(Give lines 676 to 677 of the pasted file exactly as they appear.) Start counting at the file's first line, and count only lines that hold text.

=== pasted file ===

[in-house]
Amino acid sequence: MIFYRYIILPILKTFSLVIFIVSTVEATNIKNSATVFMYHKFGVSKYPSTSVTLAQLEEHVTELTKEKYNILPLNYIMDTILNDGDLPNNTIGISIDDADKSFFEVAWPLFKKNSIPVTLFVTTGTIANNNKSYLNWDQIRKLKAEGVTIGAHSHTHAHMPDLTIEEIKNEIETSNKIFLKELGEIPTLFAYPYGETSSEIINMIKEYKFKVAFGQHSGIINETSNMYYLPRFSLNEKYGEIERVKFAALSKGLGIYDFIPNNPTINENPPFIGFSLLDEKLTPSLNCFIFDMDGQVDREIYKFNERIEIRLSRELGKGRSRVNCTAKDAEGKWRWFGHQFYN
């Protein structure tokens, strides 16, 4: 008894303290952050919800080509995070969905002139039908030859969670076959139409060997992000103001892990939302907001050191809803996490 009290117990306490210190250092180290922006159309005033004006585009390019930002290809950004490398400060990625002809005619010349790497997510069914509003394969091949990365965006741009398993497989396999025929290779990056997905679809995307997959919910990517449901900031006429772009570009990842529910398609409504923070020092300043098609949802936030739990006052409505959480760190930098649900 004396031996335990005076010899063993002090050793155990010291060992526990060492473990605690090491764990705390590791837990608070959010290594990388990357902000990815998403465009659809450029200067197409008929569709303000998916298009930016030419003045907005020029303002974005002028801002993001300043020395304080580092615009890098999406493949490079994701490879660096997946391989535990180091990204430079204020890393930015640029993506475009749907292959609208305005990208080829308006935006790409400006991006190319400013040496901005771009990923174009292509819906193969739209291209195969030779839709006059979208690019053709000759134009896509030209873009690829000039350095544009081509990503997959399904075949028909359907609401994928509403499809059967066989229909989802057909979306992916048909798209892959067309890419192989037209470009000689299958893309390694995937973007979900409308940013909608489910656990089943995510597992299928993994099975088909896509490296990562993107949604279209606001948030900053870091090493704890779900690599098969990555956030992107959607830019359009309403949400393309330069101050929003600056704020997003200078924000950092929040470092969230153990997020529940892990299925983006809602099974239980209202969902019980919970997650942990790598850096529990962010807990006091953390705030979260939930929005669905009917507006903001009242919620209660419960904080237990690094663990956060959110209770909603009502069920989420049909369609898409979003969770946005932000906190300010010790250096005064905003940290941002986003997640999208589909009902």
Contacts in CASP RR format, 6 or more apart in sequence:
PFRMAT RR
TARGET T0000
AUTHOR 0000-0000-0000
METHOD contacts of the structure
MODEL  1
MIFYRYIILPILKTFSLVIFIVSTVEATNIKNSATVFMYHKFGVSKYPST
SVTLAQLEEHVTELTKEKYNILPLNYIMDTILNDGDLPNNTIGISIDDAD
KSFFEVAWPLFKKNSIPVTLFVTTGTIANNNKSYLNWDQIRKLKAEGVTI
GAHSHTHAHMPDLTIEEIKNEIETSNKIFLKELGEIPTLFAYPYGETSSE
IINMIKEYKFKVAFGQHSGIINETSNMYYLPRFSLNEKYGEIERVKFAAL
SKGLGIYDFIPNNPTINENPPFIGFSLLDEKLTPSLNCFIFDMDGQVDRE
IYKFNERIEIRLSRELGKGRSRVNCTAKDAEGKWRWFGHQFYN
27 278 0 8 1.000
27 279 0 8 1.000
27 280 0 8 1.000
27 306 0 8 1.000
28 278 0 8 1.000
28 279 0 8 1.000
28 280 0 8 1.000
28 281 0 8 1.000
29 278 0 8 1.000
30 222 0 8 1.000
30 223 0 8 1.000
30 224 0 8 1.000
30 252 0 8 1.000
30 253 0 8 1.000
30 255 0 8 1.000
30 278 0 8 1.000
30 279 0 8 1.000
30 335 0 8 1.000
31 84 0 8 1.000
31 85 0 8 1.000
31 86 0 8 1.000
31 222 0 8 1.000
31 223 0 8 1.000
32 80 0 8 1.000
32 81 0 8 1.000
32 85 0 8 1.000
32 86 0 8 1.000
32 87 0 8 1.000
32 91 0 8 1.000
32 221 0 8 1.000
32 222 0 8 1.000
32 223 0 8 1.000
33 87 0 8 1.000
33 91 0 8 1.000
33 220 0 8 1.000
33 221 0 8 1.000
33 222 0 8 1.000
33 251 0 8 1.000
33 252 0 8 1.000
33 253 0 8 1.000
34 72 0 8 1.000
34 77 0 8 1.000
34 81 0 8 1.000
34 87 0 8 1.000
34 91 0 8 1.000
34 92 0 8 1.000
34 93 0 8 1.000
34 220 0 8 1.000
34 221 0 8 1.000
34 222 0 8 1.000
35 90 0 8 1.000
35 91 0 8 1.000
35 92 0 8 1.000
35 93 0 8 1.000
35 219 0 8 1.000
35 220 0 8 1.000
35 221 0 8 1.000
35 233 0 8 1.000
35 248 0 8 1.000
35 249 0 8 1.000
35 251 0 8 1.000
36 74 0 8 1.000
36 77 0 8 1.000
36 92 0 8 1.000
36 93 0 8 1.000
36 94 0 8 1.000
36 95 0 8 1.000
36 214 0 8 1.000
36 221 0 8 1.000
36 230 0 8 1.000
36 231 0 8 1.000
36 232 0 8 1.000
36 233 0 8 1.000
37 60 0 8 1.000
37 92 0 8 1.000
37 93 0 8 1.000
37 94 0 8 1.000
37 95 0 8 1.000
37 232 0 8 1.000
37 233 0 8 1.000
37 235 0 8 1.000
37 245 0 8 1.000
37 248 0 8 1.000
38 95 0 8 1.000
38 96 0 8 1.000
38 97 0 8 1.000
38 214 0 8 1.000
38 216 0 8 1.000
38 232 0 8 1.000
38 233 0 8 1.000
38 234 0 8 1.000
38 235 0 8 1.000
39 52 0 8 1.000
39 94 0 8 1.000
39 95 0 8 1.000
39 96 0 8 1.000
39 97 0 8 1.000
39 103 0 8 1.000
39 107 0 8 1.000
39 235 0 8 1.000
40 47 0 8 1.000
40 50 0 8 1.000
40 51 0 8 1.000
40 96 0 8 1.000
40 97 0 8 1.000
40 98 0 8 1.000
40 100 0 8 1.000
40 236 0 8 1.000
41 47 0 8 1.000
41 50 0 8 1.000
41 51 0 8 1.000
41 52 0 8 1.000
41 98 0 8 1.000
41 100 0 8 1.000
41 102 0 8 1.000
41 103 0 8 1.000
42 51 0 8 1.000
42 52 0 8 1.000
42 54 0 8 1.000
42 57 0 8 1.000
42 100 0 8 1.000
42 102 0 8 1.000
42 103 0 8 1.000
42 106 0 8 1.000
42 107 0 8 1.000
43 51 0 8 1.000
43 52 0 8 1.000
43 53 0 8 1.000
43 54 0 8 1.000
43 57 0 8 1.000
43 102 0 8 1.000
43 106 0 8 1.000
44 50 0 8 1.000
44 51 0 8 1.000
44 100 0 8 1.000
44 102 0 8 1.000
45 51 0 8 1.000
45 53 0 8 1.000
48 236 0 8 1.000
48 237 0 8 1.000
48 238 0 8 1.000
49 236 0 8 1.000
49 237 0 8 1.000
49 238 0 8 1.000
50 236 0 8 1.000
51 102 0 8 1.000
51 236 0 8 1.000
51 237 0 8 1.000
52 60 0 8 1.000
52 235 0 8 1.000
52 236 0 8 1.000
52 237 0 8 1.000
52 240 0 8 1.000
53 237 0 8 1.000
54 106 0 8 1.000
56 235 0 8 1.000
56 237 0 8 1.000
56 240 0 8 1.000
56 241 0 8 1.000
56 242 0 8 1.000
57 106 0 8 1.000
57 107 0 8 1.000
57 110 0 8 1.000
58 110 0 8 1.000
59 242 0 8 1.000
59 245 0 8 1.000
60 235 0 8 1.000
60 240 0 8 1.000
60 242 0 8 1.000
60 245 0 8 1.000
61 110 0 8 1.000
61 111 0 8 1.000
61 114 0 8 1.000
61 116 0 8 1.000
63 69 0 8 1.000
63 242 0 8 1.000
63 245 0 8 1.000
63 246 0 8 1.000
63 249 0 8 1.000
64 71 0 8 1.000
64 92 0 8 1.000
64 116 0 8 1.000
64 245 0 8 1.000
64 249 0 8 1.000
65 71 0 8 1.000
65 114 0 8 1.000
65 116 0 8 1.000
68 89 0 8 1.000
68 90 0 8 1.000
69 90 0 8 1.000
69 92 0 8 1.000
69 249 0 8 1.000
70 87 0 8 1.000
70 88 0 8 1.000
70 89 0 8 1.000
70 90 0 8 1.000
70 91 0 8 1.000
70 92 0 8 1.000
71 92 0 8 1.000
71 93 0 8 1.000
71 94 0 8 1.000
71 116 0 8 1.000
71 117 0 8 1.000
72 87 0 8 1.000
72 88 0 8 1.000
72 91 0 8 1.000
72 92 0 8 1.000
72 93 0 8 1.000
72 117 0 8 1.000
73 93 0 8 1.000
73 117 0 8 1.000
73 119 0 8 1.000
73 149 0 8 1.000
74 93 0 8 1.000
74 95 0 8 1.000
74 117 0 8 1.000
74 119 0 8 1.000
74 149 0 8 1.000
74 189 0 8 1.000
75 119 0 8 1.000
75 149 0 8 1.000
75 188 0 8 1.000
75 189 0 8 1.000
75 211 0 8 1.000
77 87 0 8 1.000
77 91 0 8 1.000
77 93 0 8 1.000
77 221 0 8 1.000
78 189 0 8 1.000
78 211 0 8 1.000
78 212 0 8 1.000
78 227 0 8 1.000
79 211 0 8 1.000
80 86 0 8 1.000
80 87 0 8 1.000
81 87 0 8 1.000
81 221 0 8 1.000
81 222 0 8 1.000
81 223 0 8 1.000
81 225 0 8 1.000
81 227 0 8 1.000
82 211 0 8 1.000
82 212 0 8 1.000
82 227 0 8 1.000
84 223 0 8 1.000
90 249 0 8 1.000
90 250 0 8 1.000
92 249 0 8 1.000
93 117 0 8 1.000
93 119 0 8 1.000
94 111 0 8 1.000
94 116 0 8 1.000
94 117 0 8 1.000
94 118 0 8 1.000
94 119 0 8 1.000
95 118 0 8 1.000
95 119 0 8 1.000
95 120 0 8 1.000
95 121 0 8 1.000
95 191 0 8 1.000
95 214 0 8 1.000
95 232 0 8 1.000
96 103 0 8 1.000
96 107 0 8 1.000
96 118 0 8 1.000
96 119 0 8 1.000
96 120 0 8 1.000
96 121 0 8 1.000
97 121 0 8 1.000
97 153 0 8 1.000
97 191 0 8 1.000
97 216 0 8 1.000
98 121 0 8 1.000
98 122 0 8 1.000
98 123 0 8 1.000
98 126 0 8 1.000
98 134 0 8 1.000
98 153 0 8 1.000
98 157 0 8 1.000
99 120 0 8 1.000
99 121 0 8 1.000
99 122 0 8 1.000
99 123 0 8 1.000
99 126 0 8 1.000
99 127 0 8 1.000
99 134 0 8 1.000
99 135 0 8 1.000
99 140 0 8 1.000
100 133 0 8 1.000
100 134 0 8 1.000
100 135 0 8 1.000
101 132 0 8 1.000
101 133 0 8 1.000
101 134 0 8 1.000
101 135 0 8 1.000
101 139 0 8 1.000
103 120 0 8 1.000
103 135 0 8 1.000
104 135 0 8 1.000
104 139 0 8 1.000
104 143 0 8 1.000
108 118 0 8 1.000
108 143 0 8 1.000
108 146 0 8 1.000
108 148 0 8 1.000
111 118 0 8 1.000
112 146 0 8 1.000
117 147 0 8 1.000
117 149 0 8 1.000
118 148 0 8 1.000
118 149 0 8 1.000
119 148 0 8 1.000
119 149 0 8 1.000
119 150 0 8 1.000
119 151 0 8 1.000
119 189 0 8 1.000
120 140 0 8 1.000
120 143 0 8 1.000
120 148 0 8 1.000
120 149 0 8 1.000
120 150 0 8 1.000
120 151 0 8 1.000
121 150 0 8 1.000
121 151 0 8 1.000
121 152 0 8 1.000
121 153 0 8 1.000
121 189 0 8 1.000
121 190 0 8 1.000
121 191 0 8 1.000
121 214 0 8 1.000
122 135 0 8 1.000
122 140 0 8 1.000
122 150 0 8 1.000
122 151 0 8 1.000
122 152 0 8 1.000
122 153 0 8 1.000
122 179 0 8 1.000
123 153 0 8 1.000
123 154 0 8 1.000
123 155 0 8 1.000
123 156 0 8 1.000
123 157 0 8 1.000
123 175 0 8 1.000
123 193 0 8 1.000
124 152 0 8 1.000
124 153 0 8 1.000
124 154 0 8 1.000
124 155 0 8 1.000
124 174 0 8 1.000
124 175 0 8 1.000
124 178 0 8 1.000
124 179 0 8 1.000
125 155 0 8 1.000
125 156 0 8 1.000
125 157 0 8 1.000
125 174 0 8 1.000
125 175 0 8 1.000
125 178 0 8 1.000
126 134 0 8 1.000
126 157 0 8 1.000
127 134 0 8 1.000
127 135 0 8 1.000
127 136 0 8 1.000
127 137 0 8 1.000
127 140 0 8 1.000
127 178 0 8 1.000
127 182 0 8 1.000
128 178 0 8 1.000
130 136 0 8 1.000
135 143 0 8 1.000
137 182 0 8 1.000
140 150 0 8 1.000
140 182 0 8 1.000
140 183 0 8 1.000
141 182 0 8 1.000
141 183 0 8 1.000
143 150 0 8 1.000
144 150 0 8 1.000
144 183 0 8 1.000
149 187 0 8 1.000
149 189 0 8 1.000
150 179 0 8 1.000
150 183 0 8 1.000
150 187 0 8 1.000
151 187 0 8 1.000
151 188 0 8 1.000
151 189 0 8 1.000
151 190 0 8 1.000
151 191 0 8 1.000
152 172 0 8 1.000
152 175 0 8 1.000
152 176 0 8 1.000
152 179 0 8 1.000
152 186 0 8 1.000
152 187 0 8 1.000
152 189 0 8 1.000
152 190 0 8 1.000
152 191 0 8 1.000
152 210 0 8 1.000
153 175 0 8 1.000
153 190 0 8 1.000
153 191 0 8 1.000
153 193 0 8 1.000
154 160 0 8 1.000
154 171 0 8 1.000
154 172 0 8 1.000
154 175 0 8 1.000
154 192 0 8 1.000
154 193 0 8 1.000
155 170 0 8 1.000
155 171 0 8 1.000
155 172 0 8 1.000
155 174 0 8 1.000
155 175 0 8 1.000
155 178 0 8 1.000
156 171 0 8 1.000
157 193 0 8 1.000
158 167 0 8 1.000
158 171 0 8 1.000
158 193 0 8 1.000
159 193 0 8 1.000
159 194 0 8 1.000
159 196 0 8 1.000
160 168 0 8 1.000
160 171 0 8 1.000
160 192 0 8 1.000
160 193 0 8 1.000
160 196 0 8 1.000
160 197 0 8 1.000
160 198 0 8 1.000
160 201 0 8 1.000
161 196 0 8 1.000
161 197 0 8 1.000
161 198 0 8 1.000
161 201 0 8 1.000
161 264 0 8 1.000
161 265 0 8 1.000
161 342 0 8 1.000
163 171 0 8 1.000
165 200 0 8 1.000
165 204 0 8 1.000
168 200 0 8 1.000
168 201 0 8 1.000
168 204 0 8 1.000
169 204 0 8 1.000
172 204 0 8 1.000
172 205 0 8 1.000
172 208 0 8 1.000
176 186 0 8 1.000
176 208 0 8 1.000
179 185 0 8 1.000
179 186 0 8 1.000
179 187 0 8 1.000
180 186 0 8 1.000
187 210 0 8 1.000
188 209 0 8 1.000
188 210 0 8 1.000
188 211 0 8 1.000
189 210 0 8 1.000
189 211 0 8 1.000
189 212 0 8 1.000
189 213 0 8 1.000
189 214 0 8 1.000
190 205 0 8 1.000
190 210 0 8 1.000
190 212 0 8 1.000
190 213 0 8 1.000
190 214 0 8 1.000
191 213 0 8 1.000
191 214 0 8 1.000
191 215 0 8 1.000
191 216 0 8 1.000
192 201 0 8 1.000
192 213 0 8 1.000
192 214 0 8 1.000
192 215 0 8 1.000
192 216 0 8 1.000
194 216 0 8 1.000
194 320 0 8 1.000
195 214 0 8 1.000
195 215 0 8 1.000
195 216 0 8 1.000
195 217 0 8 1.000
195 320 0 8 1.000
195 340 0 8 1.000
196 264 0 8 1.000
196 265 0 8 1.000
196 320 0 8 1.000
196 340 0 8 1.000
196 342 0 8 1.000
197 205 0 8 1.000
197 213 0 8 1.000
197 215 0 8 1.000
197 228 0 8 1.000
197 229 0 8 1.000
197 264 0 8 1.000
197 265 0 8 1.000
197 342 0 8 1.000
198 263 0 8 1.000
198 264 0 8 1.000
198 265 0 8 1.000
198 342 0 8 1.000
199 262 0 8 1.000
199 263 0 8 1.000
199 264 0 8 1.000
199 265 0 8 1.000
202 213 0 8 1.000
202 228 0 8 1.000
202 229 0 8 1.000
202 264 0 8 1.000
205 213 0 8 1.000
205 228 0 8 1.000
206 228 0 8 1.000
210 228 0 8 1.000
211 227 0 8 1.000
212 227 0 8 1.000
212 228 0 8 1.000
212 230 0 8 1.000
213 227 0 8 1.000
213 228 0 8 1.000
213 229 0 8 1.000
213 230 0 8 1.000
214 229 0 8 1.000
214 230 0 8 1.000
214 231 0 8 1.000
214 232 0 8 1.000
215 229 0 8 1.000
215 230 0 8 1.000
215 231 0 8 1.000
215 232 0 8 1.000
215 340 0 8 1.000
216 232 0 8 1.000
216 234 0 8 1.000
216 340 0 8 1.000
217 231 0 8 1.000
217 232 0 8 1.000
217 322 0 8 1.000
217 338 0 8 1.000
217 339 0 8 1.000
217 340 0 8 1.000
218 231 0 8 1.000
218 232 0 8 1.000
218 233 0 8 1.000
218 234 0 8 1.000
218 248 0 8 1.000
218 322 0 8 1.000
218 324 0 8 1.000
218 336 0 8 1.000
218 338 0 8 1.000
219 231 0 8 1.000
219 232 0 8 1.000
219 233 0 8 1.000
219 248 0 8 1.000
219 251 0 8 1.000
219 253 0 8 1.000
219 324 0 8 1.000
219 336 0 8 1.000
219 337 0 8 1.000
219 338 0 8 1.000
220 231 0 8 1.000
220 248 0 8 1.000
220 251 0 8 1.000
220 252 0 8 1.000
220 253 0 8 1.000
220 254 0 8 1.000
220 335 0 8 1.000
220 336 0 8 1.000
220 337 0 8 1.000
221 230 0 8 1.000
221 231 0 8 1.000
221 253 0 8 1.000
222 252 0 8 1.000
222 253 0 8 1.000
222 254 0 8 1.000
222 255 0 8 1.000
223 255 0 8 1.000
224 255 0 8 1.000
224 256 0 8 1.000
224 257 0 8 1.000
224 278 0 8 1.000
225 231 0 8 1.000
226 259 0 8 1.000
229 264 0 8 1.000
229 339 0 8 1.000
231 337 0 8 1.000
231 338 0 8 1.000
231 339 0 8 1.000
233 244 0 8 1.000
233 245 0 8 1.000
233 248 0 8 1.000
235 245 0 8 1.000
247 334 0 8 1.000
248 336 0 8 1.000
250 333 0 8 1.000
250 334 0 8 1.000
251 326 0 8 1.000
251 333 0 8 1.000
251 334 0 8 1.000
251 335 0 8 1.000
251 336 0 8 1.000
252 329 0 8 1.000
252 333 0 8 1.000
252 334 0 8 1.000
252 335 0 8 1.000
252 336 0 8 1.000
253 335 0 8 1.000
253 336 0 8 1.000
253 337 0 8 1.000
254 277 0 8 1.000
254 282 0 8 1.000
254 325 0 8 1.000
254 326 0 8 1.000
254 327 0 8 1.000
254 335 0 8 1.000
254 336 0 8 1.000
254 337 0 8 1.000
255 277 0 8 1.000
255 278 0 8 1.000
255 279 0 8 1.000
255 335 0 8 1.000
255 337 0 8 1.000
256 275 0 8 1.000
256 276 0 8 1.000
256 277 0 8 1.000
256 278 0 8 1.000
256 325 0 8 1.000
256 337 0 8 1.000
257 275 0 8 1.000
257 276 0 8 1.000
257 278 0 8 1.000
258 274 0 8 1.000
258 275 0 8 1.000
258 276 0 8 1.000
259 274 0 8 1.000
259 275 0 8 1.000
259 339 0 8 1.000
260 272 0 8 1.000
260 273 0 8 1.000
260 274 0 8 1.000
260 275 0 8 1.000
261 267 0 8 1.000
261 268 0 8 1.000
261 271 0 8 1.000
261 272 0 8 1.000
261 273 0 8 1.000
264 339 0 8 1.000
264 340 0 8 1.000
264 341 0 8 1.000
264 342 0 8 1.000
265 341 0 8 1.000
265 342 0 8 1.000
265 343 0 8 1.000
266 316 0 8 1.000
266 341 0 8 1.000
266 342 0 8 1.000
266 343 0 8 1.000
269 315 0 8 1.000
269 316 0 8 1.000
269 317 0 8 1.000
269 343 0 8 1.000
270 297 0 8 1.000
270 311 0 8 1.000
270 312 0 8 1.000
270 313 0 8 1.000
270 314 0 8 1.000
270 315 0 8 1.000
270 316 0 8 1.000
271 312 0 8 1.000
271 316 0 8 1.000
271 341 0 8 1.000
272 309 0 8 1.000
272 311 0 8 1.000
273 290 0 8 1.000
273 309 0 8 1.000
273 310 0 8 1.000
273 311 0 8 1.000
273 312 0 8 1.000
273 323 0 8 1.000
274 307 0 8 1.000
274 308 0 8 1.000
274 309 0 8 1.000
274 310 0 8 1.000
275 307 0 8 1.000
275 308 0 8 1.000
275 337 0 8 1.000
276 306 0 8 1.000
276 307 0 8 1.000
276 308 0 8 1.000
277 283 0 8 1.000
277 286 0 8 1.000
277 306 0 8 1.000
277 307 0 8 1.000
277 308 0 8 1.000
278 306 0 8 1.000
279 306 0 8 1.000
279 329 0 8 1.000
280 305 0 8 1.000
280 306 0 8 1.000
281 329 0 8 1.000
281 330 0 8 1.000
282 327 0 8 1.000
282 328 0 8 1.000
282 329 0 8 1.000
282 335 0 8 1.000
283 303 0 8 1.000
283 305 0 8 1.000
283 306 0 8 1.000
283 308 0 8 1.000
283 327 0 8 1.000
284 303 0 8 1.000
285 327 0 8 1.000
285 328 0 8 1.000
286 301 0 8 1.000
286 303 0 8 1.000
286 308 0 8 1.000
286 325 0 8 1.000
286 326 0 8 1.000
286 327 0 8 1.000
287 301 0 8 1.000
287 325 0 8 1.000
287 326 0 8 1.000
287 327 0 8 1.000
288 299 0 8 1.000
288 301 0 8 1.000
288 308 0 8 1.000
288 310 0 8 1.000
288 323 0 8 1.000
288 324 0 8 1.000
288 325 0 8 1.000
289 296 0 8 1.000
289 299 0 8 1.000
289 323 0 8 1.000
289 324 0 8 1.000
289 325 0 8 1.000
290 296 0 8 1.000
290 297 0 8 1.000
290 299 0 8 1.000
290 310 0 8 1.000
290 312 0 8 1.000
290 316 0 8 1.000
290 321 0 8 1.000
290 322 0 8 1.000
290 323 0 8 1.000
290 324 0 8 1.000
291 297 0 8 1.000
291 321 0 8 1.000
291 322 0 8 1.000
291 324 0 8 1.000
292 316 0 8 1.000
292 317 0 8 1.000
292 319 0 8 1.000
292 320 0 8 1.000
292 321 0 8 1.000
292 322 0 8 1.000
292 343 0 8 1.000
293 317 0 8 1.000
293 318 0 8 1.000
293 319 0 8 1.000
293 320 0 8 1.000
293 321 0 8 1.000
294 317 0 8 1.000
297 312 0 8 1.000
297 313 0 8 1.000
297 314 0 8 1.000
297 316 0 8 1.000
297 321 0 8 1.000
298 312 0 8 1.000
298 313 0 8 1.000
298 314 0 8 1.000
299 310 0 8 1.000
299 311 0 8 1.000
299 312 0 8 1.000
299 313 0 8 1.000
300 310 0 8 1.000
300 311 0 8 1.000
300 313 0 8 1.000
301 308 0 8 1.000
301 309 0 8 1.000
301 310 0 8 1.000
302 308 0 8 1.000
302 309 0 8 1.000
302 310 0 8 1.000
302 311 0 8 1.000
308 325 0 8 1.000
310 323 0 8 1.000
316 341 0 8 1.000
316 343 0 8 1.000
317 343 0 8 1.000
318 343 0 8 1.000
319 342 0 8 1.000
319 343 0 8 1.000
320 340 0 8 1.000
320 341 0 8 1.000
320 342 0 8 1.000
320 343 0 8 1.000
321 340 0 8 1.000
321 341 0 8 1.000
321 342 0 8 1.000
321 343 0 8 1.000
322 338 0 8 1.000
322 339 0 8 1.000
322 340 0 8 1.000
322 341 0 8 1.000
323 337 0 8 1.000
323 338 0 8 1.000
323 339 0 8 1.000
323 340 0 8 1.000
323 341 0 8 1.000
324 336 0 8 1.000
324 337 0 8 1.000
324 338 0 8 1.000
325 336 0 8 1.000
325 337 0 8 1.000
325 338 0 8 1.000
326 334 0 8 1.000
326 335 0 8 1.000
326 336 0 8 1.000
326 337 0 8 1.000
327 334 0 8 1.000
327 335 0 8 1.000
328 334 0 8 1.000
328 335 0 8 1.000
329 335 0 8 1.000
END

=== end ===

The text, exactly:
269 343 0 8 1.000
270 297 0 8 1.000